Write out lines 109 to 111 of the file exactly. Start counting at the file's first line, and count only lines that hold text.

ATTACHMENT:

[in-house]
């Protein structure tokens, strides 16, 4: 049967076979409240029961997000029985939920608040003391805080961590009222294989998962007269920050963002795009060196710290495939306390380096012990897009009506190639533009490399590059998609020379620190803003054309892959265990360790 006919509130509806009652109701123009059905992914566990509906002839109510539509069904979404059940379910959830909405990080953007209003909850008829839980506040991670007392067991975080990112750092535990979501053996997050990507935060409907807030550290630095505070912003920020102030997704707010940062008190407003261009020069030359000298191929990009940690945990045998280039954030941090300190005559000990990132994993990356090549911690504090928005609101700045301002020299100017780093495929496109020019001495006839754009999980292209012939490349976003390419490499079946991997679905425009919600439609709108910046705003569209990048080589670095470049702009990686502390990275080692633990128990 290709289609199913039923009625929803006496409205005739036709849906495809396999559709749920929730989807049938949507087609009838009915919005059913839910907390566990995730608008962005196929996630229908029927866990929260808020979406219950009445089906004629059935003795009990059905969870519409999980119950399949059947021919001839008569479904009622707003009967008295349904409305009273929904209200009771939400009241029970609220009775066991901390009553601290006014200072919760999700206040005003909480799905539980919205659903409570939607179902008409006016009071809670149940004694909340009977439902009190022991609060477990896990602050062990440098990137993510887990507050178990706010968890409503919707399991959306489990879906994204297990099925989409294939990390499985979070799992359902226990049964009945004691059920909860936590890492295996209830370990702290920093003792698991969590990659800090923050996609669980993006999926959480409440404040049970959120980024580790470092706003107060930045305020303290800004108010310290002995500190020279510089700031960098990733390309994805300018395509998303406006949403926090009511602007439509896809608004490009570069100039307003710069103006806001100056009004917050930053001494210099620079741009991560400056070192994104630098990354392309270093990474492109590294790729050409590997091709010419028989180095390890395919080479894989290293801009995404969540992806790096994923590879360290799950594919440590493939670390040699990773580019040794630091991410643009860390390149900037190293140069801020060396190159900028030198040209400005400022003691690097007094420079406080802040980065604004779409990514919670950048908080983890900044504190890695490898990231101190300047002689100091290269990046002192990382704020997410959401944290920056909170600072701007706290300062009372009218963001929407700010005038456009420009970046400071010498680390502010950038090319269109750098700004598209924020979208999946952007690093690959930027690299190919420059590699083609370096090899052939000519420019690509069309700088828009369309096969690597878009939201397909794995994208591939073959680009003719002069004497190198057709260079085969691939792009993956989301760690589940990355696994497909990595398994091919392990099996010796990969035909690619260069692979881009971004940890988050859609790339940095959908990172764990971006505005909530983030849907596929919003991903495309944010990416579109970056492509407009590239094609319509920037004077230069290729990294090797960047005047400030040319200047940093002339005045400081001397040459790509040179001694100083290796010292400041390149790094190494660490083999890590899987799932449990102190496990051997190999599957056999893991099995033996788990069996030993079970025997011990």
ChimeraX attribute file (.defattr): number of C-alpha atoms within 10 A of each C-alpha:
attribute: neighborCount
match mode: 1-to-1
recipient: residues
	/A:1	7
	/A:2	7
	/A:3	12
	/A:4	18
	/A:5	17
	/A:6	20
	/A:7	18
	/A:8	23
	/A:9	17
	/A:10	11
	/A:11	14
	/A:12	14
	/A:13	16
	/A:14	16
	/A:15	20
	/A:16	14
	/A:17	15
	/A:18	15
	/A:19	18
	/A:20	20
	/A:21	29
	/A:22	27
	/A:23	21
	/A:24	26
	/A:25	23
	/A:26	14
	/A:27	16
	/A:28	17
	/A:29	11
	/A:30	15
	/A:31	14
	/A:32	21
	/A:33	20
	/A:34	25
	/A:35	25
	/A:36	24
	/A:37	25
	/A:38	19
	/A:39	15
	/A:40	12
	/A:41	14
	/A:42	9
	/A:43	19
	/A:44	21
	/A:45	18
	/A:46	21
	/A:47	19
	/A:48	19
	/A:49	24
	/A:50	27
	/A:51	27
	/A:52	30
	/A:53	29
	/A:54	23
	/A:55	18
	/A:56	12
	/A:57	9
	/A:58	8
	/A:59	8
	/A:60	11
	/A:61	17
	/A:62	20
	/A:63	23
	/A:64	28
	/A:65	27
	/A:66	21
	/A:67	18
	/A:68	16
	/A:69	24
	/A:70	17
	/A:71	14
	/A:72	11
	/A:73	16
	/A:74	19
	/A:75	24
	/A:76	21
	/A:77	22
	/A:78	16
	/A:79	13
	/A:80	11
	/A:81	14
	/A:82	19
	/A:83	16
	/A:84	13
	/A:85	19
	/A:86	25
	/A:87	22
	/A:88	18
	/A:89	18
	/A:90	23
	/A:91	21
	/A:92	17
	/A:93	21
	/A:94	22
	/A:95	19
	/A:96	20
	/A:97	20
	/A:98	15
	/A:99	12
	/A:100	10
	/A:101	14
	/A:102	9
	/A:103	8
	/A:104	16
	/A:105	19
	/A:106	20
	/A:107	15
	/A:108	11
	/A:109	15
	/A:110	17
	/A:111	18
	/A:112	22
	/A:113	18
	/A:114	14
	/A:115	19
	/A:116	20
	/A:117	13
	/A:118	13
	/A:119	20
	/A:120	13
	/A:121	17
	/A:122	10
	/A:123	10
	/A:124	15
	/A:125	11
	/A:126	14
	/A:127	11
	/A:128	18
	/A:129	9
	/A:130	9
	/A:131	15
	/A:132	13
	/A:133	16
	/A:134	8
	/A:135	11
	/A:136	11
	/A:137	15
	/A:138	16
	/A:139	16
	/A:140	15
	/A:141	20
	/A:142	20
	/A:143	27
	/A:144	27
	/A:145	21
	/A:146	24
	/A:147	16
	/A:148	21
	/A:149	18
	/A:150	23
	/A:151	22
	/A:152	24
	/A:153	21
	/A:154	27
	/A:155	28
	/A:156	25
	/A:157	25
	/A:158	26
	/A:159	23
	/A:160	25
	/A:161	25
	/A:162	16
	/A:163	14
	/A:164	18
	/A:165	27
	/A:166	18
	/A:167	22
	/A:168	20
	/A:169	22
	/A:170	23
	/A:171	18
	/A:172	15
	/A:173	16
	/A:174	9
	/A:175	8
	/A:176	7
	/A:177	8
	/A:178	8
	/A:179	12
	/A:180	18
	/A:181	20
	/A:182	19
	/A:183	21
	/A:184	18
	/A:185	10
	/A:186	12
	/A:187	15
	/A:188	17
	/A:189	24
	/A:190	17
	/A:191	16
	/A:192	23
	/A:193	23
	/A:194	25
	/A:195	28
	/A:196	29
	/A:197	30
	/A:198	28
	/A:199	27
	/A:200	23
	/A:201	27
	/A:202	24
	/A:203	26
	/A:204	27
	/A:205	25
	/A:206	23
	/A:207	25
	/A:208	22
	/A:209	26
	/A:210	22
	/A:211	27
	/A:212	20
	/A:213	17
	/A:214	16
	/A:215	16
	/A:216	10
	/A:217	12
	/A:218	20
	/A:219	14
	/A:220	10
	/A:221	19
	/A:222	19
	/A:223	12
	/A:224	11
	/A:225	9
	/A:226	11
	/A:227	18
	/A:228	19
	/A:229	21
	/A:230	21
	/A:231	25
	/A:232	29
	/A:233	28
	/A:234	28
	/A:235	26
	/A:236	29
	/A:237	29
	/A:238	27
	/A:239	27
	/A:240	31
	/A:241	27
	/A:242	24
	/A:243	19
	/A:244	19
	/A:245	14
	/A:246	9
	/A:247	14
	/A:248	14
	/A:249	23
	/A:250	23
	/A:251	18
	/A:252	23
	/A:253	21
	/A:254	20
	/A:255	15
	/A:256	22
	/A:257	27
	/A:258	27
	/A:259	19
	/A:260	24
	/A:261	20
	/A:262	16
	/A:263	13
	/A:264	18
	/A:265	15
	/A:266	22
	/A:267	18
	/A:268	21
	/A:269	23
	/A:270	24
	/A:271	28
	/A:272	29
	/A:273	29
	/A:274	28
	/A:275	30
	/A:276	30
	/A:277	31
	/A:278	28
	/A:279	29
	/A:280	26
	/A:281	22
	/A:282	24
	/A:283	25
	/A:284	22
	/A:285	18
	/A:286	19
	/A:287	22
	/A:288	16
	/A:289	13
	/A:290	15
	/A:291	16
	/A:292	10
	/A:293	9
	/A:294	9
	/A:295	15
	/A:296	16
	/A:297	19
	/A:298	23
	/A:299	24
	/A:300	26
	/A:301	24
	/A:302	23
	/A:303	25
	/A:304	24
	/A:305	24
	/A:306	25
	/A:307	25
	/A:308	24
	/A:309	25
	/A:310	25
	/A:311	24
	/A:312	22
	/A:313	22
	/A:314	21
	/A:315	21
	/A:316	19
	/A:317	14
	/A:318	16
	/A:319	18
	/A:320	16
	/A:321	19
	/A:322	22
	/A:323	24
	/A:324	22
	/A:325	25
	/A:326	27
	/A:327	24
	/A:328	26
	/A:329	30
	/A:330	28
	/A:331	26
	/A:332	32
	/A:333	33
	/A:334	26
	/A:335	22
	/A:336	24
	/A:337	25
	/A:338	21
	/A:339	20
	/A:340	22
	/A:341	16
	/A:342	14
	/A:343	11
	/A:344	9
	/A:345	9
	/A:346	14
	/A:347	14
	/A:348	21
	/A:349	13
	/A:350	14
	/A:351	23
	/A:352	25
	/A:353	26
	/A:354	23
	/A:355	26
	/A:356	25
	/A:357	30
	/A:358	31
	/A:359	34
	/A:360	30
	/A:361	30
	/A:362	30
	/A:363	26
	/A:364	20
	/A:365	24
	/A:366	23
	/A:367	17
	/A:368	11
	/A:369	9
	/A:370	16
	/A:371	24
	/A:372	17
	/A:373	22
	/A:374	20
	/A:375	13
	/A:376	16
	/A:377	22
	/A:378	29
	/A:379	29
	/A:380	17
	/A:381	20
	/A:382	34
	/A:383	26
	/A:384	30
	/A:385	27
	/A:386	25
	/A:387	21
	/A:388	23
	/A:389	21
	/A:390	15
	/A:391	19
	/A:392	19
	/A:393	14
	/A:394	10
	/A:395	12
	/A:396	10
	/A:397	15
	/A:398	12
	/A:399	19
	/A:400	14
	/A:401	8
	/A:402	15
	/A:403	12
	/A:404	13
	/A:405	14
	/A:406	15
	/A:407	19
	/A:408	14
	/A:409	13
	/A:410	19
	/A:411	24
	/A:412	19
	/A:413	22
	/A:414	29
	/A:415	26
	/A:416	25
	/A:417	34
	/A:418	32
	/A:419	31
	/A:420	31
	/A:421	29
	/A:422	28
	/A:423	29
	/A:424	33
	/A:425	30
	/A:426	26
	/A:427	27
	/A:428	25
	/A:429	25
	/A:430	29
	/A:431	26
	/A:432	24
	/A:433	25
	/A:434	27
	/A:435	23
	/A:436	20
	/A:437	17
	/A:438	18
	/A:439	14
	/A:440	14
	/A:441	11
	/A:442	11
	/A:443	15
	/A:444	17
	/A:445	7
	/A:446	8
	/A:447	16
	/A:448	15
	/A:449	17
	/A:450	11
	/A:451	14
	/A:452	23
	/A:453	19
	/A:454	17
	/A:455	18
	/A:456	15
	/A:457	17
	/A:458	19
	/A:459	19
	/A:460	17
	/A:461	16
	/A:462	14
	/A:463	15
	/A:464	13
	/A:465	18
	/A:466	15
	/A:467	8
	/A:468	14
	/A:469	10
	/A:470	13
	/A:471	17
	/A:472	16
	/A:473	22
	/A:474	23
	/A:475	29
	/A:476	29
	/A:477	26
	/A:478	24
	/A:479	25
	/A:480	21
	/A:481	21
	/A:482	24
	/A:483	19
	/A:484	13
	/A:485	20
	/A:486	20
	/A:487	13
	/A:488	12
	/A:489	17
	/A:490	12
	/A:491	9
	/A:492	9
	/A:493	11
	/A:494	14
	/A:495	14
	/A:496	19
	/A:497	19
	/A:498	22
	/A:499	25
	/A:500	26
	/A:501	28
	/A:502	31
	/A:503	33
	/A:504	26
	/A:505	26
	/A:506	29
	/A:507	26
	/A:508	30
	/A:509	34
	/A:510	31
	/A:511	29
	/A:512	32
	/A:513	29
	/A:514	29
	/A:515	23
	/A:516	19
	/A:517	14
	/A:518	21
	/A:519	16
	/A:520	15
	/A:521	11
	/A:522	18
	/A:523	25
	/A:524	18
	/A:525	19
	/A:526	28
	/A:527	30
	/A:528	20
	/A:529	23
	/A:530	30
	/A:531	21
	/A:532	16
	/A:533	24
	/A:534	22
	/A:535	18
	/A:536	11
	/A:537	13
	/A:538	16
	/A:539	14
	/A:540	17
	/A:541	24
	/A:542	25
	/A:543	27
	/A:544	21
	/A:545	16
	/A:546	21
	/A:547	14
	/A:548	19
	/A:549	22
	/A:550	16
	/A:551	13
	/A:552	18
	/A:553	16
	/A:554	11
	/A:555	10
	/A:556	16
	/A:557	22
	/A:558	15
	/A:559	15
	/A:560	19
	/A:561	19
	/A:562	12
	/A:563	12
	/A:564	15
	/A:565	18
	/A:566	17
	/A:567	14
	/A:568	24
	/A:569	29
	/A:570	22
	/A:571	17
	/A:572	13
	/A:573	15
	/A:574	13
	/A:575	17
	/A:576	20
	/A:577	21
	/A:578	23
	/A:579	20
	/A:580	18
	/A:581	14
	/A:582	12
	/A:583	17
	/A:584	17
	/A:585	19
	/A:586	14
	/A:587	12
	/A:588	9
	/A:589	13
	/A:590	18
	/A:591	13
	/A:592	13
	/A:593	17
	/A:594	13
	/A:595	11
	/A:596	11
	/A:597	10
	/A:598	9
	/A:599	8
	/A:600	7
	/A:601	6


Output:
	/A:103	8
	/A:104	16
	/A:105	19